“Lovely view, isn’t it?” said the Vicar. He had come alongside Verity, unobserved.

“Isn’t it? Although at the moment I was looking at the person behind the box hedge.”

“McBride,” said the Vicar.

“I thought so, by the trousers.”

“I know so. They were once my own.”

“Does it,” Verity asked, after a longish pause, “strike you that he is sustaining an exacting pose for a very long time?”

“Now you mention it.”

“He hasn’t stirred.”

“Rapt, perhaps, over the wonders of nature,” joked the Vicar.

“Perhaps. But he must be doubled over at the waist like, a two-foot rule.”

“One would say so, certainly.”

“He gave Sybil notice this morning on account of health.”

“Could he be feeling faint, poor fellow,” hazarded the Vicar, “and putting his head between his knees?” And after a moment: “I think I’ll go and see.”

“I’ll come with you,” said Verity. “I wanted to look at the rose-garden, in any case.”

They went out by the french window and crossed the lawn. The sun had come out and a charming little breeze touched their faces.

As they neared the box hedge the Vicar, who was over six feet tall, said in a strange voice: “It’s very odd.”

“What is?” Verity asked. Her heart, unaccountably, had begun to knock at her ribs.

“His head’s in the wheelbarrow. I fear,” said the Vicar, “he’s fainted.”

But McBride had gone further than that. He was dead.

 

ii

He had died, the doctor said, of a heart attack and his condition was such that it might have happened anytime over the last year or so. He was thought to have raised the handles of the barrow, been smitten and tipped forward, head first, into the load of compost with which it was filled.

Verity Preston was really sorry. McBride was often maddening and sometimes rude but they shared a love of old-fashioned roses and respected each other. When she had influenza he brought her primroses in a jampot and climbed a ladder to put them on her window-sill. She was touched.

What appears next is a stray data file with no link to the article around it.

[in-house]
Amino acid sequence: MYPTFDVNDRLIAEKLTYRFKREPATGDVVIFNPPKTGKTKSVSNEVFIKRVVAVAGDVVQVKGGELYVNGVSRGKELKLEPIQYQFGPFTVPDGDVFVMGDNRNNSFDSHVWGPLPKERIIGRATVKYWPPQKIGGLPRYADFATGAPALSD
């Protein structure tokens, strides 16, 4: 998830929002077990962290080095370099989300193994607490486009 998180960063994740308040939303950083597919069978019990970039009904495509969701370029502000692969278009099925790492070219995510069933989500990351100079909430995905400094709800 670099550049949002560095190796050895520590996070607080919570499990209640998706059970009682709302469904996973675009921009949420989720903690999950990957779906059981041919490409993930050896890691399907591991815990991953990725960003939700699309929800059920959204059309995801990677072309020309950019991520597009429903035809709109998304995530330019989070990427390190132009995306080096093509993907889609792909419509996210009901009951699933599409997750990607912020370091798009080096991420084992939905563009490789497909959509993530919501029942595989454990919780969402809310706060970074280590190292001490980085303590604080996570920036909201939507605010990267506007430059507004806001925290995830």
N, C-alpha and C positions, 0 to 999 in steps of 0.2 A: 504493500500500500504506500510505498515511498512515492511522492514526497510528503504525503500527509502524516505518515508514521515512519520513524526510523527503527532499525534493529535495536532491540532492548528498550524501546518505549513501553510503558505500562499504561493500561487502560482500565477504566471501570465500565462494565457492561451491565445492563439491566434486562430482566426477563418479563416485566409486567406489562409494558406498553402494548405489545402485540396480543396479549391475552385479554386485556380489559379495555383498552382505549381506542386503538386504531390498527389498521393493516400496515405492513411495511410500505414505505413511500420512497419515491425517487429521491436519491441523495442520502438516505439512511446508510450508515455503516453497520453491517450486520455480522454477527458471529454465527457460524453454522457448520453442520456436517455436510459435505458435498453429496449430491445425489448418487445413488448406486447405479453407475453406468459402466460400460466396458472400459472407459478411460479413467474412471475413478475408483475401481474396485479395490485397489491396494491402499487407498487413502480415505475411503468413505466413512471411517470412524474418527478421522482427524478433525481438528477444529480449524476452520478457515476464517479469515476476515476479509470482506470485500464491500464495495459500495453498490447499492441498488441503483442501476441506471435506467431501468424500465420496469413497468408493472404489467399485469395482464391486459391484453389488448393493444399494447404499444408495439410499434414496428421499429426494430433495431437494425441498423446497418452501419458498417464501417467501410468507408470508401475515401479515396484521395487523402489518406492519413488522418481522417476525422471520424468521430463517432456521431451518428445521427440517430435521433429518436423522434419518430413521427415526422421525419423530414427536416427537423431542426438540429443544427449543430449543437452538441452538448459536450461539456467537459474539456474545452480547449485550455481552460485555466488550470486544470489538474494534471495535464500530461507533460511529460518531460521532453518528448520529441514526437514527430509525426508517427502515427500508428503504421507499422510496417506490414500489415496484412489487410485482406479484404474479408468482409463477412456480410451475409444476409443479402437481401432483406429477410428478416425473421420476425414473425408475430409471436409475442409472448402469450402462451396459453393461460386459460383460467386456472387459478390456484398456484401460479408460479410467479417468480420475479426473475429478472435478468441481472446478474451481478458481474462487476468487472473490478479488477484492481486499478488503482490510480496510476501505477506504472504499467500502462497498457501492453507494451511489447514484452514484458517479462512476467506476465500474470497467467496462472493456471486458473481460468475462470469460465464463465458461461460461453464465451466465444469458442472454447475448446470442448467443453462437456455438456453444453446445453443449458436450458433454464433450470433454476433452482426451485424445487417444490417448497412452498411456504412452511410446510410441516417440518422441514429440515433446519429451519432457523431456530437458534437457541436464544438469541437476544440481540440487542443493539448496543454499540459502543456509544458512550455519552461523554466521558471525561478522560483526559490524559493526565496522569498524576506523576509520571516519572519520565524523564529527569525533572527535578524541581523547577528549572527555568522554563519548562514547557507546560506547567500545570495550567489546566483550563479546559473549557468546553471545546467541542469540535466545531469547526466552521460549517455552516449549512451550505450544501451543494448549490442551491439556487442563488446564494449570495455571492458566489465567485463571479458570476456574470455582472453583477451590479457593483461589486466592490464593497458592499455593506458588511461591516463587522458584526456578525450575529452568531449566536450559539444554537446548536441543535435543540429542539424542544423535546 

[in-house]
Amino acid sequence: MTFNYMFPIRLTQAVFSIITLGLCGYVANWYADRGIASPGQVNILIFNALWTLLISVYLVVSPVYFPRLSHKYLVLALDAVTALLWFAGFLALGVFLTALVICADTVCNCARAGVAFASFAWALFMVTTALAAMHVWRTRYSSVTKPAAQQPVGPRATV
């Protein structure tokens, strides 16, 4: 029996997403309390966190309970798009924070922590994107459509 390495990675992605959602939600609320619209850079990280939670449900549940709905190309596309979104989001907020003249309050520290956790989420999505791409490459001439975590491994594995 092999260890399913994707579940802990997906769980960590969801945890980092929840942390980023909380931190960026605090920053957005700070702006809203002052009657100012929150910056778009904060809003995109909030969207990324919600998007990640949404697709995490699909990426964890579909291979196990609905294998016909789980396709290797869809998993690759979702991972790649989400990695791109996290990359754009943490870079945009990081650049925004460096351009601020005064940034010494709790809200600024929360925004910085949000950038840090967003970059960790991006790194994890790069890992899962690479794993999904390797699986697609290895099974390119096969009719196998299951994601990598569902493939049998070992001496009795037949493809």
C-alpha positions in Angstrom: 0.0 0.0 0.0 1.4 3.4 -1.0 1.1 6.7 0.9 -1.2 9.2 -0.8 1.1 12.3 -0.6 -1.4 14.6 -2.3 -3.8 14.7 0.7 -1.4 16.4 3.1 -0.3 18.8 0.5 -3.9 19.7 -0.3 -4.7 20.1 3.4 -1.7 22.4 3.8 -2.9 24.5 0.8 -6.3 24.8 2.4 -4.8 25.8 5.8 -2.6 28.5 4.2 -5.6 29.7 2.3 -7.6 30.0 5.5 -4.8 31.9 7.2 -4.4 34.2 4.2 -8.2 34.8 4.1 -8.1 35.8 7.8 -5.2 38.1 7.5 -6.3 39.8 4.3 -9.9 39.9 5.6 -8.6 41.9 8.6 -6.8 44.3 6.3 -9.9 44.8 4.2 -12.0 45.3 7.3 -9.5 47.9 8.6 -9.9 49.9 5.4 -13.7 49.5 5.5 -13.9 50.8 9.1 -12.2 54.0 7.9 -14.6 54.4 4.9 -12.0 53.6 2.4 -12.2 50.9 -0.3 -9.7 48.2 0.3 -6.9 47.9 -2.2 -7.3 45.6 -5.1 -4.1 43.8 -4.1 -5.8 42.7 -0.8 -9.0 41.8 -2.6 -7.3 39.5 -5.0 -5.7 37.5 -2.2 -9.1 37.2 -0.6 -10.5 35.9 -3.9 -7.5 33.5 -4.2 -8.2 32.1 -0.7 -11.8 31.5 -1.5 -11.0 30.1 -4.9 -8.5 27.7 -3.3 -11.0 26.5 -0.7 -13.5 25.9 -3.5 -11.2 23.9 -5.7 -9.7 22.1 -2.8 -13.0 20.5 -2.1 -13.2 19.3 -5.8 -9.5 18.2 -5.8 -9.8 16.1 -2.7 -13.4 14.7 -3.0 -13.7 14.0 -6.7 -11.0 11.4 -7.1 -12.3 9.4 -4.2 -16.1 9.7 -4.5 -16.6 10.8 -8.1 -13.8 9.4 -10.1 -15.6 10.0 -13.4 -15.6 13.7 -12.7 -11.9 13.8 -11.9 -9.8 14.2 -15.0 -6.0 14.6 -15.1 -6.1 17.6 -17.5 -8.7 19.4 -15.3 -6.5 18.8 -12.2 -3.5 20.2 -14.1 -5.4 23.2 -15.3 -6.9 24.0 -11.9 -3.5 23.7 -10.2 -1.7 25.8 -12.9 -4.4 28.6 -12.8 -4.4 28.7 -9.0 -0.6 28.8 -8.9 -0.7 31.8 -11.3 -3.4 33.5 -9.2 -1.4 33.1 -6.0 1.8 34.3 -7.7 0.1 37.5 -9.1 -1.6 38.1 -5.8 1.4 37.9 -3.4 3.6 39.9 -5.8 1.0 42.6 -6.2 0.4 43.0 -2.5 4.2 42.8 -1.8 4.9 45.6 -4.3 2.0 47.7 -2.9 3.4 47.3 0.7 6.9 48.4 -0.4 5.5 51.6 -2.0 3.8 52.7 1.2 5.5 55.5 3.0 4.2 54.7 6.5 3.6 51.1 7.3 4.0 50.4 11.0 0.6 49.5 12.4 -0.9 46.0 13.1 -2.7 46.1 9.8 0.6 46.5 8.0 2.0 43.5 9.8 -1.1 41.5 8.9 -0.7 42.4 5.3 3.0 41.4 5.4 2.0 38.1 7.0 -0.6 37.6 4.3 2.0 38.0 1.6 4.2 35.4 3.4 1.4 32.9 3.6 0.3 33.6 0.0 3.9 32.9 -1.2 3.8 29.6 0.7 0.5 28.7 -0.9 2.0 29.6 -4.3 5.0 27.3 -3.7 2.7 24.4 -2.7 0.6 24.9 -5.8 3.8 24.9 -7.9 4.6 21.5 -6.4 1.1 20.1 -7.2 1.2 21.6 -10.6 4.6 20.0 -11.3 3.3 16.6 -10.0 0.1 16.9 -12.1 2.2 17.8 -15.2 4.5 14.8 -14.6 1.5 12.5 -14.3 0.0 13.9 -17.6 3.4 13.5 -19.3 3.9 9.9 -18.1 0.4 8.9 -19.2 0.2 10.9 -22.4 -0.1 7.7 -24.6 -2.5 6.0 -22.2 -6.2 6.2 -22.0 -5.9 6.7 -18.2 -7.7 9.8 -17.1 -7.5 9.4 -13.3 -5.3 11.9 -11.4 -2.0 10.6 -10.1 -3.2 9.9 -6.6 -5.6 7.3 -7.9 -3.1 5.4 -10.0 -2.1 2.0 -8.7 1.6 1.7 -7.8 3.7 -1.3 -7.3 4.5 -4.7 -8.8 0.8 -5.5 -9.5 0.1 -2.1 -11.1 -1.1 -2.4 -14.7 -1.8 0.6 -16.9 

An immediate result of his death was a rush for the services of Mrs. Black’s newly arrived brother. Sybil Foster got in first, having already paved the way with his sister. On the very morning after McBride’s death, with what Verity Preston considered indecent haste, she paid a follow-up visit to Mrs. Black’s cottage under cover of a visit of condolence. Ridiculously inept, Verity considered, as Mr. Black had been dead for at least three weeks and there had been all those fulsomely redundant expressions of sympathy only the previous afternoon. She’d even had the nerve to take white japonica.

When she got home she rang up Verity.

“My dear,” she raved, “he’s
perfect. So
sweet with that dreary little sister and
such
good manners with me. Called one Madam which is more than — well, never mind. He knew at once what would suit and said he could sense I had an understanding of the ‘bonny wee floods.’ He’s a Scot.”

“Clearly,” said Verity.

“But quite a different
kind
of Scot from McBride. Highland, I should think. Anyway — very superior.”

“What’s he charge?”

“A little bit more,” said Sybil rapidly “but, my dear, the
difference
!”

“References?”

“Any number. They’re in his luggage and haven’t arrived yet.
Very
grand, I gather.”

“So you’ve taken him on?”

“Darling! What do you think? Mondays and Thursdays. All day. He’ll tell me if it needs more. It well may. After all, it’s been shamefully neglected — I know you won’t agree, of course.”

“I suppose I’d better do something about him.”

“You’d better hurry. Everybody will be grabbing. I hear Mr. Markos is a man short up at Mardling. Not that I think my Gardener would take an under-gardener’s job.”

“What’s he called?”

“Who?”

“Your gardener.”

“You’ve just said it. Gardener.”

“You’re joking.”

BOOK: Grave Mistake
12.18Mb size Format: txt, pdf, ePub